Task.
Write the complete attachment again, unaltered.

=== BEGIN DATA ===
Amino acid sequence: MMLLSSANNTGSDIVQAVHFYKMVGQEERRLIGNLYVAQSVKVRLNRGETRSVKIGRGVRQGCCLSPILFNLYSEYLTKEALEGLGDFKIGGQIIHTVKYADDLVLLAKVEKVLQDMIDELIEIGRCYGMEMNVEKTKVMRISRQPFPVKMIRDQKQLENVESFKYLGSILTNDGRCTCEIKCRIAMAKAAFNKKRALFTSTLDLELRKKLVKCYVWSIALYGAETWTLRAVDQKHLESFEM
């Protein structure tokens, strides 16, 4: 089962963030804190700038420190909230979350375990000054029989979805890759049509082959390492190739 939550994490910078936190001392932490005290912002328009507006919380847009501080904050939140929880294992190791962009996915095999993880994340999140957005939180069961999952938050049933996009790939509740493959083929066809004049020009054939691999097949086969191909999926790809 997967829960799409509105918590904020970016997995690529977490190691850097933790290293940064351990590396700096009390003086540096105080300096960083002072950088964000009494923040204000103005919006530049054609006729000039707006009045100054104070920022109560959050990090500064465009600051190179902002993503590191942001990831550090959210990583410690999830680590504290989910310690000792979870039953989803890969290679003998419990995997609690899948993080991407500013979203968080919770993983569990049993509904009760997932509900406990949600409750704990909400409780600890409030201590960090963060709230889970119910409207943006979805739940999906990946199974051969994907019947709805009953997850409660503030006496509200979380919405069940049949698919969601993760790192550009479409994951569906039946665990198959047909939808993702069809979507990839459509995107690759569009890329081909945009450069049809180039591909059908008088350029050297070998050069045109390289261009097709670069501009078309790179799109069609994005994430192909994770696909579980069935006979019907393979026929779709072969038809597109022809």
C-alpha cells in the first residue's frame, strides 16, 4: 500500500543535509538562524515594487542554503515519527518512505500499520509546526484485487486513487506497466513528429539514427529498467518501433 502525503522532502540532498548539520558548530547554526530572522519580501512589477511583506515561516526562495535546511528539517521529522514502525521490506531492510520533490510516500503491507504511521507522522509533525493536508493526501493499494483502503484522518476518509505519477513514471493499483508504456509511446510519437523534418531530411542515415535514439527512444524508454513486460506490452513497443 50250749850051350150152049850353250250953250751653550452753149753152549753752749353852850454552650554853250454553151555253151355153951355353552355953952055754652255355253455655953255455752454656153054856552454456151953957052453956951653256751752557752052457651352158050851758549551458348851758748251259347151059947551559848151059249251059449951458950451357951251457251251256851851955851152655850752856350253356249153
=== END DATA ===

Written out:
Amino acid sequence: MMLLSSANNTGSDIVQAVHFYKMVGQEERRLIGNLYVAQSVKVRLNRGETRSVKIGRGVRQGCCLSPILFNLYSEYLTKEALEGLGDFKIGGQIIHTVKYADDLVLLAKVEKVLQDMIDELIEIGRCYGMEMNVEKTKVMRISRQPFPVKMIRDQKQLENVESFKYLGSILTNDGRCTCEIKCRIAMAKAAFNKKRALFTSTLDLELRKKLVKCYVWSIALYGAETWTLRAVDQKHLESFEM
């Protein structure tokens, strides 16, 4: 089962963030804190700038420190909230979350375990000054029989979805890759049509082959390492190739 939550994490910078936190001392932490005290912002328009507006919380847009501080904050939140929880294992190791962009996915095999993880994340999140957005939180069961999952938050049933996009790939509740493959083929066809004049020009054939691999097949086969191909999926790809 997967829960799409509105918590904020970016997995690529977490190691850097933790290293940064351990590396700096009390003086540096105080300096960083002072950088964000009494923040204000103005919006530049054609006729000039707006009045100054104070920022109560959050990090500064465009600051190179902002993503590191942001990831550090959210990583410690999830680590504290989910310690000792979870039953989803890969290679003998419990995997609690899948993080991407500013979203968080919770993983569990049993509904009760997932509900406990949600409750704990909400409780600890409030201590960090963060709230889970119910409207943006979805739940999906990946199974051969994907019947709805009953997850409660503030006496509200979380919405069940049949698919969601993760790192550009479409994951569906039946665990198959047909939808993702069809979507990839459509995107690759569009890329081909945009450069049809180039591909059908008088350029050297070998050069045109390289261009097709670069501009078309790179799109069609994005994430192909994770696909579980069935006979019907393979026929779709072969038809597109022809």
C-alpha cells in the first residue's frame, strides 16, 4: 500500500543535509538562524515594487542554503515519527518512505500499520509546526484485487486513487506497466513528429539514427529498467518501433 502525503522532502540532498548539520558548530547554526530572522519580501512589477511583506515561516526562495535546511528539517521529522514502525521490506531492510520533490510516500503491507504511521507522522509533525493536508493526501493499494483502503484522518476518509505519477513514471493499483508504456509511446510519437523534418531530411542515415535514439527512444524508454513486460506490452513497443 50250749850051350150152049850353250250953250751653550452753149753152549753752749353852850454552650554853250454553151555253151355153951355353552355953952055754652255355253455655953255455752454656153054856552454456151953957052453956951653256751752557752052457651352158050851758549551458348851758748251259347151059947551559848151059249251059449951458950451357951251457251251256851851955851152655850752856350253356249153